Along with the West, Africa, the Islamic Orient and Asia have fallen into the trap set by the negative effects of globalisation, including but not limited to exclusivist, sectarian if not deadly claims to culture and identity. The same claims are omnipresent in the Arab world as well. Hence the importance of cultural policies, which must be developed in tandem with social policy, drawn from the common ground that determines the sense of national belongs.
Culture lends meaning to a horizon. Everything in the heritage of culture and tradition is worthy of celebration. To achieve cultural liberation means calling into question all possible forms of parallel and/or secondary alienation: economic dispossession is devastating, just as cultural imperialism can be. Spirituality, posited as a point of recall, as a quest for meaning in and through itself, individually and collectively, is an act of liberation. Yet it must be part of an open, constructive involvement that, acting from within society and in full respect of the pluralism that distinguishes those of the Middle East and North Africa, will determine the ultimate goals that body forth the cultures whose substance constitutes the narrative of each nation.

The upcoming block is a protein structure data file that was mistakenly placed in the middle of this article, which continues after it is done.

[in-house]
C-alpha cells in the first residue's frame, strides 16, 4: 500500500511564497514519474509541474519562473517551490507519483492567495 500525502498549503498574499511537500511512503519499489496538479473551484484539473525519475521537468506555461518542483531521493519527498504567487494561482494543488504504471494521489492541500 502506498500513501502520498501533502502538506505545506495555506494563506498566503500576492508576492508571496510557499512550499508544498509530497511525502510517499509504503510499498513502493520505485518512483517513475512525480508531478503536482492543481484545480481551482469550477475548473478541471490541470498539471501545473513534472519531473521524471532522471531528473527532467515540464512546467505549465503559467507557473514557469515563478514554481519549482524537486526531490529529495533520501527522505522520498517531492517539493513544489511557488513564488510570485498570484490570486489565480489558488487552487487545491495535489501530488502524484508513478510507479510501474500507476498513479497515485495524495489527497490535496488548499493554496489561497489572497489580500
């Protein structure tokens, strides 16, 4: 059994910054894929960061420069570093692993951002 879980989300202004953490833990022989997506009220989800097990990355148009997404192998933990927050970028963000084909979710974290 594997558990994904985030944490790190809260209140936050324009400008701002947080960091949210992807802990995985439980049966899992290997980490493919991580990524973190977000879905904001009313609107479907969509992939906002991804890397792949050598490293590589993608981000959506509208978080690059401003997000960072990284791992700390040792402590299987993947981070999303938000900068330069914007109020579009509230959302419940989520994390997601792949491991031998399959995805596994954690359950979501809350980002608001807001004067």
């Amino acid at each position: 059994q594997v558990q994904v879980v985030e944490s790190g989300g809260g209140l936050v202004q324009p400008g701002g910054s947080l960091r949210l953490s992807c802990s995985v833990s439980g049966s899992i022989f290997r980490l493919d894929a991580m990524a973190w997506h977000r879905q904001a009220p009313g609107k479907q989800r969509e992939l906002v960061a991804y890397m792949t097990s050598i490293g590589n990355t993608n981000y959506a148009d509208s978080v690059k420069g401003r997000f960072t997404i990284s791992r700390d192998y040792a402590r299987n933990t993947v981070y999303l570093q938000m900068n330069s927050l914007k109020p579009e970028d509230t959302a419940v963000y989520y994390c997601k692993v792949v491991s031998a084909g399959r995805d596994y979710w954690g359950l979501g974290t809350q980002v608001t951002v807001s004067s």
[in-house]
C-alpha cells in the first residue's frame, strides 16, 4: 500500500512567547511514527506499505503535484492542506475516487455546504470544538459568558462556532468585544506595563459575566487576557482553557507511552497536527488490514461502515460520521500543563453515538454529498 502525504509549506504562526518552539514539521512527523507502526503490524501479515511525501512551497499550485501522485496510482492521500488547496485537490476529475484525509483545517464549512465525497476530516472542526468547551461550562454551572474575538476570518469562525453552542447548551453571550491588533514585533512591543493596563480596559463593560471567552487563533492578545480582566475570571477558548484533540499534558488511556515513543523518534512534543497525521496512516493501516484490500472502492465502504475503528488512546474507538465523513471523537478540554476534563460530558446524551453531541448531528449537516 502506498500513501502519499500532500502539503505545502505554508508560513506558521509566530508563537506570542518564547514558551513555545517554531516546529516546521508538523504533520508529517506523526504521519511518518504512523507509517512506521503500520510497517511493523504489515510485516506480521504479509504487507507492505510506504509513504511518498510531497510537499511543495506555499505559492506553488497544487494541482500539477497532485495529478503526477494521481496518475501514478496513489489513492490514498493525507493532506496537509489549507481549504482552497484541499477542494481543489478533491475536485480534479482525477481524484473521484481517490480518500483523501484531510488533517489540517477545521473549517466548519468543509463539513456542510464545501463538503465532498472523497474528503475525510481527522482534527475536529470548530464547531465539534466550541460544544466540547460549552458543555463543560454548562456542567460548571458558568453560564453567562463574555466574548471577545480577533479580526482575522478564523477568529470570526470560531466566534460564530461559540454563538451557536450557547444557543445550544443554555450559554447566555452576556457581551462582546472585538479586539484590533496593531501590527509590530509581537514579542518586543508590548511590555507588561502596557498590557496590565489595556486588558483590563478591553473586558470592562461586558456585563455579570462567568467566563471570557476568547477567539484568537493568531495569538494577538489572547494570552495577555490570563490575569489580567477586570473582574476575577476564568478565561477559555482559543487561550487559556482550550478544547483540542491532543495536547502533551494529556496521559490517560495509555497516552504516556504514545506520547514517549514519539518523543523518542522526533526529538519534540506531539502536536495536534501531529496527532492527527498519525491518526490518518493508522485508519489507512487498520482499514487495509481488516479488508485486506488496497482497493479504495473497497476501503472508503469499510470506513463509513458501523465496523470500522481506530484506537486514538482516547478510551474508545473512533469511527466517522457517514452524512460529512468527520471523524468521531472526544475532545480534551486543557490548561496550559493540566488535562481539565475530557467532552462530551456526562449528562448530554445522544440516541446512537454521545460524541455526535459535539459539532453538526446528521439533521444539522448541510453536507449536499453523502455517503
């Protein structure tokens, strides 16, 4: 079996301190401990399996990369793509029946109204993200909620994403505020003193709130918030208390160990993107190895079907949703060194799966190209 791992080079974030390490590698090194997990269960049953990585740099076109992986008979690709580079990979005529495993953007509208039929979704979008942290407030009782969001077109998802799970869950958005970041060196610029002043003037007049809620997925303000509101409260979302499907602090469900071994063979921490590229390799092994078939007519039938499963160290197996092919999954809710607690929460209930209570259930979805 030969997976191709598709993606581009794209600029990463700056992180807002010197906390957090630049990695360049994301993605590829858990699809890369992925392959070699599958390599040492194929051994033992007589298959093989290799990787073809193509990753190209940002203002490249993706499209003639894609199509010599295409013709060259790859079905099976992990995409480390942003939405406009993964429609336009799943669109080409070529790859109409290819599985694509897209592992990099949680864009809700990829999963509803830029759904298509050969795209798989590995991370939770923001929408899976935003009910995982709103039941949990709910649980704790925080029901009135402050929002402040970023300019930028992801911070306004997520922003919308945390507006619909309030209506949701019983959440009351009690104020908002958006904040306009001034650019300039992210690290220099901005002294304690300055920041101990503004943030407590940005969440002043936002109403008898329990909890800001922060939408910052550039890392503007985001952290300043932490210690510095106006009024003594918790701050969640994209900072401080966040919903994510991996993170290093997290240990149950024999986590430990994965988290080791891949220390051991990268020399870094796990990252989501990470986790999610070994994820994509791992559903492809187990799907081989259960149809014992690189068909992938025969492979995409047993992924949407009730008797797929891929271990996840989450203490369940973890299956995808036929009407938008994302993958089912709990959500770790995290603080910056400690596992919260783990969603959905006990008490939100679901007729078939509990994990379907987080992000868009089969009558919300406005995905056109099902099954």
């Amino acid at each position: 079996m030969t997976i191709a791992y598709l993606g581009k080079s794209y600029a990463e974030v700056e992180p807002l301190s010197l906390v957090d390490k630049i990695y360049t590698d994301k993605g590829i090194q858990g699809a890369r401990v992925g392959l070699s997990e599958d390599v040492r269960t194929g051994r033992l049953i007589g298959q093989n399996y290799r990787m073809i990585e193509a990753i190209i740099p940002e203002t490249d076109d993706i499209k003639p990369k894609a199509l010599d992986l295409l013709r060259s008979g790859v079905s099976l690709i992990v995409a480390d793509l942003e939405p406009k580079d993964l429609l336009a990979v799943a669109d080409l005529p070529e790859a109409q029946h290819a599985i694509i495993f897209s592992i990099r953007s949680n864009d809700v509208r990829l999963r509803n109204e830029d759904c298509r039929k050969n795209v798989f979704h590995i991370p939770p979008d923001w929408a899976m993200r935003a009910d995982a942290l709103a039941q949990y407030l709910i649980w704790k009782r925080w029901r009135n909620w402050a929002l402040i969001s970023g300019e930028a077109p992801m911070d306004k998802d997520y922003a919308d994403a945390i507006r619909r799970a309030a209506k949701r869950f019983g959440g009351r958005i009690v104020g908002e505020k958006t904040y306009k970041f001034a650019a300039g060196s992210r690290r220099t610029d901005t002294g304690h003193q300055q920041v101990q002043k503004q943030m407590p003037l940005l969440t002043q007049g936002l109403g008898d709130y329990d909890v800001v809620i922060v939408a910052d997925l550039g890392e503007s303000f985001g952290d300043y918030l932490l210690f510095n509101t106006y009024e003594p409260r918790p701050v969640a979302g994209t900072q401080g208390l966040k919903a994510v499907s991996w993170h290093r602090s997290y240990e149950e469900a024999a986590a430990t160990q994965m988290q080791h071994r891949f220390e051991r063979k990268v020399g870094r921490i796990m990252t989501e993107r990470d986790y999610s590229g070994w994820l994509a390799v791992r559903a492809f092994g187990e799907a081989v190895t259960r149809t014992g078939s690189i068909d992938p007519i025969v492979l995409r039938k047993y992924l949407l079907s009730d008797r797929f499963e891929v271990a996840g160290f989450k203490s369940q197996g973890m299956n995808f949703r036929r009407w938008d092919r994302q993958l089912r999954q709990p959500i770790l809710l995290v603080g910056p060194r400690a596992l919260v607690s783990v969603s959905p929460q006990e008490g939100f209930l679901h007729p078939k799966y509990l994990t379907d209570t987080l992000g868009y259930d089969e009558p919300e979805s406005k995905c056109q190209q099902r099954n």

To assert culture, memory and identity is to assert that they are meaningful, to affirm that they are capable of addressing the challenges of the day. To assert one’s self is to become a subject, to take full responsibility for one’s heart, body and mind, as well as for one’s fellows, one’s society, and for nature itself. The imperative of coherence is incontrovertible; the very condition of genuine well-being and freedom. Western societies are today taking stock of the deficiencies that afflict them, that undermine the principles of democracy by maintaining a culture of fear and insecurity. Insecurity of mind is the negative image of peace of heart. Arab societies are undergoing a similar crisis, in a different way perhaps, but with equal intensity.